CA: You often work on projects for several companies simultaneously. How do you manage the workload? Do you dedicate certain days or weeks to one book to knock it out in one shot, or do you jump around from project to project to keep things interesting?
DS: It’s one of the hardest parts of the job. There is a fine line between doing as many books as you can and as many as you should. I think I’ve screwed that up here and there. As books inevitably go off schedule it effects the other projects you have lined up. When you are doing 5-7 projects a month, it becomes a nightmare. It’s finding the right breathing room to make everything work, that’s hard to do.
I do try to knock out a book in one shot. It’s a lot more productive to do that. It’s nice to create some space around the end of the project. A pause that gives you enough distance so you can more critically critique and revise what you have done.
CA: Poor colors can break a story, but great colors can make one. How much back and forth do you have with the artists and writers of the books you work on? Do you discuss palette and mood with your fellow creators, or do you approach the page according to your own judgment?
DS: It’s important to connect with your collaborator. Even if that just means reading the script. It really varies though. Some artists have no input, and others really like to talk through the story. Either way works for me.
CA: How do you approach working for different artists? For instance, your “Action Comics” and “Batman” runs started the same month, one over Carlos Pacheco and the other over Andy Kubert. While the former involved an almost pastoral painterly take, the latter was very shiny and modern. Your work over Lee Bermejo on Lex Luthor was very rigid and angular, with harsh colors and splotches standing beside bright white highlights and strong blacks. Were these stylistic choices based on the character and subject material or the artist you were working with?
DS: It’s based on all of that. Trying to do what is appropriate for the project and mesh in the best way possible with the art. Mostly I try to connect with the artist on what they think is appropriate under their art. Being the last [person] in the creative process, the colorist is hopefully supporting what the others have established. On “Joe the Barbarian,” we went with two very distinct palette and rendering choices to differentiate the real and fantasy worlds of “Joe.” Sean Murphy likes the simpler, less rendered, real world approach on his art more generally, but [he] saw that the story needed that different approach to separate the two environments. I think it works pretty effectively in that story.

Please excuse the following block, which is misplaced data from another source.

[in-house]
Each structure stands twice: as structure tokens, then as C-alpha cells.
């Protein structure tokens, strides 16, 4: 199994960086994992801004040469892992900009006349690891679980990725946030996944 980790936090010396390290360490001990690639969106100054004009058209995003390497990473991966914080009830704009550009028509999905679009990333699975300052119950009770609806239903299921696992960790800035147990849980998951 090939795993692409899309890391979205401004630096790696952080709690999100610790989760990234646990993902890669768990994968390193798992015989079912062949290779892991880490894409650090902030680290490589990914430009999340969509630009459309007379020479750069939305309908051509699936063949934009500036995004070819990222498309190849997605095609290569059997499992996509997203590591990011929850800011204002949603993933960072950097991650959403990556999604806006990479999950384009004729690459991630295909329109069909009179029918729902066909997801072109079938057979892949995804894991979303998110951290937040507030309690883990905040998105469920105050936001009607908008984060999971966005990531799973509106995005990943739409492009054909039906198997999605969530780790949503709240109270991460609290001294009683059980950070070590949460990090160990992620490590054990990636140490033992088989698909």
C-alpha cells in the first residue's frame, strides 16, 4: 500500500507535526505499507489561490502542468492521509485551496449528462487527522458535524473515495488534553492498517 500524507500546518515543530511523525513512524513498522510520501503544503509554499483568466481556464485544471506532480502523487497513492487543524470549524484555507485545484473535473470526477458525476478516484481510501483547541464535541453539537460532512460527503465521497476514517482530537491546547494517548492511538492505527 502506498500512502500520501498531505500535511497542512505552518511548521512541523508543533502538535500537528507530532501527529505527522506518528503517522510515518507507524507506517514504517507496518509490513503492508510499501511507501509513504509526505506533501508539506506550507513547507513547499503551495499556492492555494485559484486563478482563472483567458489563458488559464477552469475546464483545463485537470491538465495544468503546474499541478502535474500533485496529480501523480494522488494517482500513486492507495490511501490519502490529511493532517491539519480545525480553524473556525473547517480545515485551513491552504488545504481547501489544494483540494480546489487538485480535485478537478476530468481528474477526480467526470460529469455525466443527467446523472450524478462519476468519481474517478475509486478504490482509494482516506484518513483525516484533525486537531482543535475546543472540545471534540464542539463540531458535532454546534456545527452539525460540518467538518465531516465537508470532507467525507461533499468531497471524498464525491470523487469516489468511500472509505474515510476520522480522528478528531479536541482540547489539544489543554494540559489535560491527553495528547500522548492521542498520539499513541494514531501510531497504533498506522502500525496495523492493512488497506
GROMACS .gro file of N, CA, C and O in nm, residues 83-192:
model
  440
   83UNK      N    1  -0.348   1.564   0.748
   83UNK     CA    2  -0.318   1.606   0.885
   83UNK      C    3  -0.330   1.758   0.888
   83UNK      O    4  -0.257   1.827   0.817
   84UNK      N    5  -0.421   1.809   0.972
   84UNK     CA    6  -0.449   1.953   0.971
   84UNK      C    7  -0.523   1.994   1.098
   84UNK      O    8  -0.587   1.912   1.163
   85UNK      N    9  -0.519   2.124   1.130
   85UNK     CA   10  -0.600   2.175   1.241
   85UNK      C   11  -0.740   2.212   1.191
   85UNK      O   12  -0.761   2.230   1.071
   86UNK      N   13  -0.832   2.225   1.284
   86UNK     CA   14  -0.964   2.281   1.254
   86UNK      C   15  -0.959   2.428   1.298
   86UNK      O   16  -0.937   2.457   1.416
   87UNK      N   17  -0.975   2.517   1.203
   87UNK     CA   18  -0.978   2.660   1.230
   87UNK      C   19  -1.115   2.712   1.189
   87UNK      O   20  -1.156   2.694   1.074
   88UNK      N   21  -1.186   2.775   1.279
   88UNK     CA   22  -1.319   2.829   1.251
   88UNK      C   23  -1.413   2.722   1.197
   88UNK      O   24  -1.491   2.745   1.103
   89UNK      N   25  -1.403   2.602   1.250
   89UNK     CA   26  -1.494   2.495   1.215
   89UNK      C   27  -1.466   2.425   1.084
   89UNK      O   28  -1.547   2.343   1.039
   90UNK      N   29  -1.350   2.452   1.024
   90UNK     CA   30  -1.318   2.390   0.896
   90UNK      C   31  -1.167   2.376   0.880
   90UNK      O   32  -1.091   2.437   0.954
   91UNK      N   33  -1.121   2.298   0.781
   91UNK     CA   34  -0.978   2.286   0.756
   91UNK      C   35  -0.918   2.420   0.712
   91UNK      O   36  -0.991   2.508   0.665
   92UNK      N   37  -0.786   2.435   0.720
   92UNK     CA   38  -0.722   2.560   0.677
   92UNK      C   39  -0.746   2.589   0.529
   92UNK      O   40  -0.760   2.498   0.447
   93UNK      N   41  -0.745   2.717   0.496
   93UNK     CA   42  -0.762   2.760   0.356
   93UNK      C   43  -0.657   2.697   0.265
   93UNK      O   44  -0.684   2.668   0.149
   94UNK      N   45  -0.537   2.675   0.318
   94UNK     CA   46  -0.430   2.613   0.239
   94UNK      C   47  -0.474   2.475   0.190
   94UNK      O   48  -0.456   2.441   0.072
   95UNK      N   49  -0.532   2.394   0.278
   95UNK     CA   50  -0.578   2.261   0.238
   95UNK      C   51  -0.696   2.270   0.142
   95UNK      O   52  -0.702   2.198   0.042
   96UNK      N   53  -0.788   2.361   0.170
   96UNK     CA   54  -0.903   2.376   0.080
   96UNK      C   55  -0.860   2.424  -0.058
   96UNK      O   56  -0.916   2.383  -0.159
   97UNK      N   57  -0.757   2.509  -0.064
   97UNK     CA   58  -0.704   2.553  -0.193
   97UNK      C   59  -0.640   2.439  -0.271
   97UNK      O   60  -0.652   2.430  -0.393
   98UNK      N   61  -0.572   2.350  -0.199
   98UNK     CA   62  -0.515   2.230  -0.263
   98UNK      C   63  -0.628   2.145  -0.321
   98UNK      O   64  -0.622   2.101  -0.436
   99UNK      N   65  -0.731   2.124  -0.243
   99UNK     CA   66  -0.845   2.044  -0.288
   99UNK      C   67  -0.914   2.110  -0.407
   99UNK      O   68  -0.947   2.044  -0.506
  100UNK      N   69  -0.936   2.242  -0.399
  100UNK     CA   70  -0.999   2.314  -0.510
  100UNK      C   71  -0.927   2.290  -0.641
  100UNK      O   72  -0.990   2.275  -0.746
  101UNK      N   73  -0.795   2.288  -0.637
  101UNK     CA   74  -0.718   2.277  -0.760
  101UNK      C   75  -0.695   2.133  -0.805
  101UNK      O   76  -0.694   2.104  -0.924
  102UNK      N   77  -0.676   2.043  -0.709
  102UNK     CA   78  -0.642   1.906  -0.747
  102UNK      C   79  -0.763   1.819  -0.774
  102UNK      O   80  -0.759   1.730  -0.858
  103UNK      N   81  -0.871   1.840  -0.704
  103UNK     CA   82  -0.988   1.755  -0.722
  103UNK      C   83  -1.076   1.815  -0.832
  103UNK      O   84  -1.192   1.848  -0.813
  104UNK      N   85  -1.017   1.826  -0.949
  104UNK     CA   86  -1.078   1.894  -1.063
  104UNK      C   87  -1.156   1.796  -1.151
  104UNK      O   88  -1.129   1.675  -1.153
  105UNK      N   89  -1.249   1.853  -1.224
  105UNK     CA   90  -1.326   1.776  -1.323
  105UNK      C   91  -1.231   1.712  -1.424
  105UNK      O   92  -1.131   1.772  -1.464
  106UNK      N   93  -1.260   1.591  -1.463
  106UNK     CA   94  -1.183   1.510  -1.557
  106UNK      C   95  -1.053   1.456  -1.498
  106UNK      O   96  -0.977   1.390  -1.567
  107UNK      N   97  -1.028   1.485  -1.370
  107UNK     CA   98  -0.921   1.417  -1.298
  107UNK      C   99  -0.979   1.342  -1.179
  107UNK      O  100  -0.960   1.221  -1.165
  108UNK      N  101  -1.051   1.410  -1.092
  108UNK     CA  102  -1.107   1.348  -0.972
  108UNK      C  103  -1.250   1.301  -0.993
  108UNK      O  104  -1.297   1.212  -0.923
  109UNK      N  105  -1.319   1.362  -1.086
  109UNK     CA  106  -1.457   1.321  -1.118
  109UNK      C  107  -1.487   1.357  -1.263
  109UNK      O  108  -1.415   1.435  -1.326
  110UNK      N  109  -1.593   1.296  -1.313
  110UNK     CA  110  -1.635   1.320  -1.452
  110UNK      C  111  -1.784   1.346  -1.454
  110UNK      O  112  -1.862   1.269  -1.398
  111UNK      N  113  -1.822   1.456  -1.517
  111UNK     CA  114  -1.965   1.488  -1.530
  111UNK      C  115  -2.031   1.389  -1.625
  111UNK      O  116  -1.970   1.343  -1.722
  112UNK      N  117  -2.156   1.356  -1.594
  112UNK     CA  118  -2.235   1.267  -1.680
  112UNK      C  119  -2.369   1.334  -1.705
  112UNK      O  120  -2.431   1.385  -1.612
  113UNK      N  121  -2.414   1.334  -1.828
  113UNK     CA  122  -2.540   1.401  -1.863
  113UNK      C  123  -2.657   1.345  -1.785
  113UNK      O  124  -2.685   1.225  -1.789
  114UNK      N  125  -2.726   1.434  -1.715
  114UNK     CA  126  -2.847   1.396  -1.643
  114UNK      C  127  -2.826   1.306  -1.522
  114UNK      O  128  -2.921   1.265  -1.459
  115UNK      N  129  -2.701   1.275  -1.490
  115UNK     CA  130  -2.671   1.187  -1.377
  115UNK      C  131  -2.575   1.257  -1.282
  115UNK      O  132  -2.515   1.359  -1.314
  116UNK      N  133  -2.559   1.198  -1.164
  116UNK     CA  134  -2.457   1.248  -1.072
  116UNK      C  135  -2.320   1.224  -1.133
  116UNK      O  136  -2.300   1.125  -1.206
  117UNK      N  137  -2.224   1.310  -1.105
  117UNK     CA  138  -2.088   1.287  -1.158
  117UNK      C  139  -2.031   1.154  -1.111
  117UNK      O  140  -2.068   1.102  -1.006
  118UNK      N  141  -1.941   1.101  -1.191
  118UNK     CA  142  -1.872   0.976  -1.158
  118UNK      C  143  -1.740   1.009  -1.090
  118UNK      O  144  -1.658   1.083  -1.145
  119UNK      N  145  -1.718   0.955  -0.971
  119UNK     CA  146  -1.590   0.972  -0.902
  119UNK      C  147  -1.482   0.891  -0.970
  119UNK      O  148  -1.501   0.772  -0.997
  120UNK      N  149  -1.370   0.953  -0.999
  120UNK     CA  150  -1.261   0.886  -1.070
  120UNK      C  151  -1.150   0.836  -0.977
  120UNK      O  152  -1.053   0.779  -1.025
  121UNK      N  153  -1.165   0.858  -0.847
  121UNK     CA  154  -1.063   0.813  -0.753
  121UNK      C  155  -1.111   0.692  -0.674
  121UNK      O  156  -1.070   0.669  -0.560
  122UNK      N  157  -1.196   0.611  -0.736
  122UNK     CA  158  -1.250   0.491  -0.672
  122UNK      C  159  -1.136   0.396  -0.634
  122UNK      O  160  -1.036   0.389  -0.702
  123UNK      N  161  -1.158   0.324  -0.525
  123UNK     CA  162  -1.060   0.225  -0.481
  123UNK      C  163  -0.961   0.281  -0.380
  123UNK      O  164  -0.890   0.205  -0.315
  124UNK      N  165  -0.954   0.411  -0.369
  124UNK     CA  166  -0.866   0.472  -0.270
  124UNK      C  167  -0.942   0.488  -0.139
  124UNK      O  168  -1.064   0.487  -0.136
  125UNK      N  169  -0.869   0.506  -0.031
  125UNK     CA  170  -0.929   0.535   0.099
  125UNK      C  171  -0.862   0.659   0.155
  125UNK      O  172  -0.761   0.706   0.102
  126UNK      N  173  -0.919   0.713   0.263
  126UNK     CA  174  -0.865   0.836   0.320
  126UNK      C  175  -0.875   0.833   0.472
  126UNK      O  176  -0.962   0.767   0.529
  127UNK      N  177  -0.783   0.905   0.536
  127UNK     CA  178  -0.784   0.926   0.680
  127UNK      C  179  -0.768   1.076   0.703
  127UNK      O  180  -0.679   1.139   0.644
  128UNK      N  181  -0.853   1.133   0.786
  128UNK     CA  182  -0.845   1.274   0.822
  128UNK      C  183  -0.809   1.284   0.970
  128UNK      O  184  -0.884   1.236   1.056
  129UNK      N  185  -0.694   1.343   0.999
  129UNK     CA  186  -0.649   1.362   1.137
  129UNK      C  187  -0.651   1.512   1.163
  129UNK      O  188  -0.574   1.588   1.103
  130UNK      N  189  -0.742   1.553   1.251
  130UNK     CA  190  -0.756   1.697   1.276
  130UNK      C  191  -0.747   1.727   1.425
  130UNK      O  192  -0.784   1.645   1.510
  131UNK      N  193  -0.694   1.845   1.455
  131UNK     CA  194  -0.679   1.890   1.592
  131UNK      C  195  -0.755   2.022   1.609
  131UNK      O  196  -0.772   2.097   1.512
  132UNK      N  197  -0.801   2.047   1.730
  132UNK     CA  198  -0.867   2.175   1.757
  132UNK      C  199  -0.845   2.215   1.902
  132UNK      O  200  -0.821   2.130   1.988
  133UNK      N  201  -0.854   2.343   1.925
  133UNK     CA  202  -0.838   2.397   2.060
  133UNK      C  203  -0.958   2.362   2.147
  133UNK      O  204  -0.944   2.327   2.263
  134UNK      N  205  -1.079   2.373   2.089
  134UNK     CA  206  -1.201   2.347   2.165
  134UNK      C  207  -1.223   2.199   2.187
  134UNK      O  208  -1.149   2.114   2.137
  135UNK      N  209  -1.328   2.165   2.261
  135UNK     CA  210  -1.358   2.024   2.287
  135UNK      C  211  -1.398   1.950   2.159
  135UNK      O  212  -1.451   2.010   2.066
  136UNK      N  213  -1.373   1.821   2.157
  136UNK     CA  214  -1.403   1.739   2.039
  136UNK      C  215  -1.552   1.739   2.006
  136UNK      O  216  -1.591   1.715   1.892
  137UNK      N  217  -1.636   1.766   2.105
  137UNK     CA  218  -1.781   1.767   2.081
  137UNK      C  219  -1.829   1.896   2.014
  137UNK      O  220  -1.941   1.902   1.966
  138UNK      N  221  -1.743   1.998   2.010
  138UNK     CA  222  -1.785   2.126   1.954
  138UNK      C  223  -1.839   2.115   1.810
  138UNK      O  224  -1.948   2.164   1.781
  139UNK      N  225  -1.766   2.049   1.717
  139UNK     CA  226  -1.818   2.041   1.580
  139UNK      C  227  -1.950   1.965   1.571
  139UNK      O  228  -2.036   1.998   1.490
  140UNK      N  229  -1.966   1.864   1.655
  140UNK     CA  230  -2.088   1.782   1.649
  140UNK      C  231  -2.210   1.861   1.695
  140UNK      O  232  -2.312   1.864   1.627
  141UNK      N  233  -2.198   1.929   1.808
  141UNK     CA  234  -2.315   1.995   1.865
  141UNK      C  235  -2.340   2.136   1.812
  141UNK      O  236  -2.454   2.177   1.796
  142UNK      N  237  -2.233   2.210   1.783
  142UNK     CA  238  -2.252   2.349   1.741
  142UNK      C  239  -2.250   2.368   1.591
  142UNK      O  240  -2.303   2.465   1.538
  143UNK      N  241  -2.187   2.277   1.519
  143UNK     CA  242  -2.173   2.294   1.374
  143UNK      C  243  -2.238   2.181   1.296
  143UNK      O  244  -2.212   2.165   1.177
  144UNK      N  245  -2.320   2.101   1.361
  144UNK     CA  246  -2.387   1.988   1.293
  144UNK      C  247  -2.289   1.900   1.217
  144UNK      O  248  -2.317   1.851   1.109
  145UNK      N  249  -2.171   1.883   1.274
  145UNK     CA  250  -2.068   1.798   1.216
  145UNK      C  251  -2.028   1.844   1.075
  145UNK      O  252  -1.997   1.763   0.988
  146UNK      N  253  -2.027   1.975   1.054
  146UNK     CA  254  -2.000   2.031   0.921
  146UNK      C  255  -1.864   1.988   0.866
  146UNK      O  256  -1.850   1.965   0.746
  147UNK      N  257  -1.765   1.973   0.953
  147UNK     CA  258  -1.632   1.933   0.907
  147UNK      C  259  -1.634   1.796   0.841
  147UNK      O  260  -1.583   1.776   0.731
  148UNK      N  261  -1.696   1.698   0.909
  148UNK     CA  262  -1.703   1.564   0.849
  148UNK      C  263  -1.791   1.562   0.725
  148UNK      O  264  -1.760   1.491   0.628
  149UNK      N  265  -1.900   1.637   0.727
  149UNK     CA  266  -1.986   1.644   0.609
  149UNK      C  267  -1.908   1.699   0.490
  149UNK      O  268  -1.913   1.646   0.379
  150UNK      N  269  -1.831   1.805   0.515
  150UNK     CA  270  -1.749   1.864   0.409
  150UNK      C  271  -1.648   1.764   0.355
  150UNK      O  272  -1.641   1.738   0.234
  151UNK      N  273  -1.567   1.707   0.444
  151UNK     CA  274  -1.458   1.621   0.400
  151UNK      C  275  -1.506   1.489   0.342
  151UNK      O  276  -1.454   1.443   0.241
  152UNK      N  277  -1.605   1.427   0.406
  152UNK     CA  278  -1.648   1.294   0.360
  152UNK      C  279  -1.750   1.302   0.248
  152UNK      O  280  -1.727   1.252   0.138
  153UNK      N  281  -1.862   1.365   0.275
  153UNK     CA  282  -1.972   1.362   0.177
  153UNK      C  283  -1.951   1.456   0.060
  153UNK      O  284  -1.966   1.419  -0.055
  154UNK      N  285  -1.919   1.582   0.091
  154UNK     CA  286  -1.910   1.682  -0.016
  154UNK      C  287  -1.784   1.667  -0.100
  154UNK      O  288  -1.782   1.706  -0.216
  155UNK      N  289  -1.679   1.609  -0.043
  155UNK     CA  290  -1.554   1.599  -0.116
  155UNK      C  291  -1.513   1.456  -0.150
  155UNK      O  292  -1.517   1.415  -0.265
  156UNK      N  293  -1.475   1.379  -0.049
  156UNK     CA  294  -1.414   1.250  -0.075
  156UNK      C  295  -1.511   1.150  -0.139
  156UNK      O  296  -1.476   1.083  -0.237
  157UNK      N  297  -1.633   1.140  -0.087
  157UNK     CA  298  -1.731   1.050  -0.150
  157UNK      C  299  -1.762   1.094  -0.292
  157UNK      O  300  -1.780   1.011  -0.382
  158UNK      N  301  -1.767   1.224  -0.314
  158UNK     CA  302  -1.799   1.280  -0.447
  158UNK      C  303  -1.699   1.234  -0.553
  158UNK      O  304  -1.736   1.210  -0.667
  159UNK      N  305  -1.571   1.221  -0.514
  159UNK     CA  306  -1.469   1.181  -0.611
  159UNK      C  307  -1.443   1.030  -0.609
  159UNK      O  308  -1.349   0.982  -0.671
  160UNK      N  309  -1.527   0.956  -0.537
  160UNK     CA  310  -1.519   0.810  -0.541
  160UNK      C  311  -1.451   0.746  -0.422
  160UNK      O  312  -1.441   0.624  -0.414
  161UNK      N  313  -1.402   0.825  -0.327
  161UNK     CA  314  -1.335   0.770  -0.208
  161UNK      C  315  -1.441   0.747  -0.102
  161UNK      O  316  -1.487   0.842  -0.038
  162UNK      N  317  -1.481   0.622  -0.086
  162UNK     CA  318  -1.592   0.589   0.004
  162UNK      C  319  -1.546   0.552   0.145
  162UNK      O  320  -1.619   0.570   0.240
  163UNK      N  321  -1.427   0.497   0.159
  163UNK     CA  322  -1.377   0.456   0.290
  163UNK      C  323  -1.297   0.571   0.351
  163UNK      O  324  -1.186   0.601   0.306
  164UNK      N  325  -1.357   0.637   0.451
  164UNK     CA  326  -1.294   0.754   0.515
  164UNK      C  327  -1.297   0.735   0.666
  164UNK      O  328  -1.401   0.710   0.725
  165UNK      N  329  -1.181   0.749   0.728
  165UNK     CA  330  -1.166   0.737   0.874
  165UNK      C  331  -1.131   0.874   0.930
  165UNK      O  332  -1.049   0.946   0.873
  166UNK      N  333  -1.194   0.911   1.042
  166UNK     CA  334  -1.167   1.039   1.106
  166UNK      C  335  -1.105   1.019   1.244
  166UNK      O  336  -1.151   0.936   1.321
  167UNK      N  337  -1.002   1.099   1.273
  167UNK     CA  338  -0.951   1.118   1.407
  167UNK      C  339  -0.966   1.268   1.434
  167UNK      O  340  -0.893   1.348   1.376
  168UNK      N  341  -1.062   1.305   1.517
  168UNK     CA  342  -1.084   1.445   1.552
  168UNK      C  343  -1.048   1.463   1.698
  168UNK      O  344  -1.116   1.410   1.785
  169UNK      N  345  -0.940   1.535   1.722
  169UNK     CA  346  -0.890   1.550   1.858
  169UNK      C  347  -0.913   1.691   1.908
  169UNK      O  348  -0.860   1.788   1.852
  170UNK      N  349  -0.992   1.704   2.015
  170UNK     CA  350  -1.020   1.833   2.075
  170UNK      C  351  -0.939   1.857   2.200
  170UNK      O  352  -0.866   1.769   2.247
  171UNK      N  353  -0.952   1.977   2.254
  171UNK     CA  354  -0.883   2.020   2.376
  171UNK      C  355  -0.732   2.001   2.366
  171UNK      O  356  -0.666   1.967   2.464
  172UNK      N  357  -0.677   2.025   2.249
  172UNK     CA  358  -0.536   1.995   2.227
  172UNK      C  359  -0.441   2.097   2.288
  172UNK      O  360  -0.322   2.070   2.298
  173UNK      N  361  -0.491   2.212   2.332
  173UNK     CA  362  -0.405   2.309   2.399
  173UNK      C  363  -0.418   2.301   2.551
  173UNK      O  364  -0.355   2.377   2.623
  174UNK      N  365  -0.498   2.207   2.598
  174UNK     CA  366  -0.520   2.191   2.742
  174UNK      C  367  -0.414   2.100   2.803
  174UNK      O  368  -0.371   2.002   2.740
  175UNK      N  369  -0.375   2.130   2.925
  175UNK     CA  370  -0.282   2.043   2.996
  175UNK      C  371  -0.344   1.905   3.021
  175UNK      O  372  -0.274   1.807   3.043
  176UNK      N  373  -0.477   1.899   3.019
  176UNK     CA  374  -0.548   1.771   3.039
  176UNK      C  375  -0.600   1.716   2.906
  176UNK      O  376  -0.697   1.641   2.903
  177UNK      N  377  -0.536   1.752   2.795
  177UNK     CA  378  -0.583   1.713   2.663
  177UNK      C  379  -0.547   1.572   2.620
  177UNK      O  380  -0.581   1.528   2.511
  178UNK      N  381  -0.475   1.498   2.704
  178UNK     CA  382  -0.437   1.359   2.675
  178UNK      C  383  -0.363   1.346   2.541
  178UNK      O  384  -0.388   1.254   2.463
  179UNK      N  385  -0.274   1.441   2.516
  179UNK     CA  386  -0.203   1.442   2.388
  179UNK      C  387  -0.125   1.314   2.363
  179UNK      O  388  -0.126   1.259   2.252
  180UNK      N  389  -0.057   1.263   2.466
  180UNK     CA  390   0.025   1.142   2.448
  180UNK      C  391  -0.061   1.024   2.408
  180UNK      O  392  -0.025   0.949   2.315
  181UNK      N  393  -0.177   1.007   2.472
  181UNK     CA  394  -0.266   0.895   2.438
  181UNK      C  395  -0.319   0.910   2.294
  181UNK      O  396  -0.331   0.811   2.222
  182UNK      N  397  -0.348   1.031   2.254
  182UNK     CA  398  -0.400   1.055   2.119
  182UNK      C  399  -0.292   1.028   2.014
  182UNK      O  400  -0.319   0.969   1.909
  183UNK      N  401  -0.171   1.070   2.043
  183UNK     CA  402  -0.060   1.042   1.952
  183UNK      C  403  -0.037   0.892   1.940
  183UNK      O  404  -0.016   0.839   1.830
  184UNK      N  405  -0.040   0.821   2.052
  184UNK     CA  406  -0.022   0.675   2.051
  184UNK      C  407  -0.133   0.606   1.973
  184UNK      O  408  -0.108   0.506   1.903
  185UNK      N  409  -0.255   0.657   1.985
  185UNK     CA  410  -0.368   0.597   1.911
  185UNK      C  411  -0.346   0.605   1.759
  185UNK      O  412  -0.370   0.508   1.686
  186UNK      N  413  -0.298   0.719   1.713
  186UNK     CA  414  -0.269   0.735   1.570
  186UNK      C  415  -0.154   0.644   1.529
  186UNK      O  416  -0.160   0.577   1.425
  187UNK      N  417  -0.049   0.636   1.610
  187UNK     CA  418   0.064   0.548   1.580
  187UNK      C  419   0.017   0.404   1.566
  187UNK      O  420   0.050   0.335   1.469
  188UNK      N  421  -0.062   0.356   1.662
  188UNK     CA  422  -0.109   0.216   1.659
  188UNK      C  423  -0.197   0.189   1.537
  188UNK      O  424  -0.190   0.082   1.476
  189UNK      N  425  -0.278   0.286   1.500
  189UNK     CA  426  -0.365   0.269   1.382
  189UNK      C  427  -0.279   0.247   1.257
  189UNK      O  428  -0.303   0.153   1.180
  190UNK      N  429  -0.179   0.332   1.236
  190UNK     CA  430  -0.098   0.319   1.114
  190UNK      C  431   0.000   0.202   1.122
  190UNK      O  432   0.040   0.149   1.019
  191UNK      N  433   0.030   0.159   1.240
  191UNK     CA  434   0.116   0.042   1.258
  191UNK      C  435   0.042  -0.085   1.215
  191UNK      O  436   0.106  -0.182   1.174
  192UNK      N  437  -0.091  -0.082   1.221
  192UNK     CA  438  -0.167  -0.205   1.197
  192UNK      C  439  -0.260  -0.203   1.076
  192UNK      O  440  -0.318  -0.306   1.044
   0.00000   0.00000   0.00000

CA: As a colorist, what’s your approach to textures on backgrounds, skies and large expanses? With a lot of the artists you work with, like Mike Mignola and Duncan Fegredo, there’s a lot of room left for embellishment at the color phase, and while the textures used to fill that space could be homogeneous, yours always seem more organic. How does that come about?
DS: For the most part it is just painted in. I just create a texture or shapes that I hope help lead the eye. The random painterly colors that I add just create a warmth and interest in those areas, hopefully without distraction from the main elements. Something most painters do, I think.
CA: Digital comics are clearly an important subject in the industry these days. Has the advent of comics that will 100% match the colors you lay down in Photoshop changed the way you color? Do you have to make any adjustments or avoid any specific pitfalls when it comes to coloring comics for print that you won’t have to do for digital?
DS: I don’t think I’ll have to make any adjustments. I just love the way the pages look on the screens like the iPad. Much more true usually to the intention. How they look on everybody’s home computer, who knows. I assume that’s just a nightmare of differences and randomness.
“Joe the Barbarian” #1
CA: Several books you’ve worked on are already on the iPhone and iPad, not to mention your work with Tim Sale on art for the TV show “Heroes.” Are you pleased with the way your colors appear on-screen?
DS: I think the iPad is an amazing way to look at comics. It retains the format and enhances it with the ability to zoom into panels etc. The iPhone isn’t good at all, you have to chop everything up and you lose the careful composition of a good comic page.
CA: You’ve won six Eisners over the past eight years, so clearly your fellow professionals and fans respect your work. For you personally, though, is there a project that you’re particularly proud of?
DS: Well, I think the work I’ve done with Mignola has been particularly satisfying. The upcoming “Screw-on Head” collection has some neat stuff in it. “New Frontier” turned out pretty good too. “Daytripper” has turned out good. I’m just lucky to be working with such talented people.
Check out more examples of the diverse color work of Dave Stewart below:
“Action Comics” #845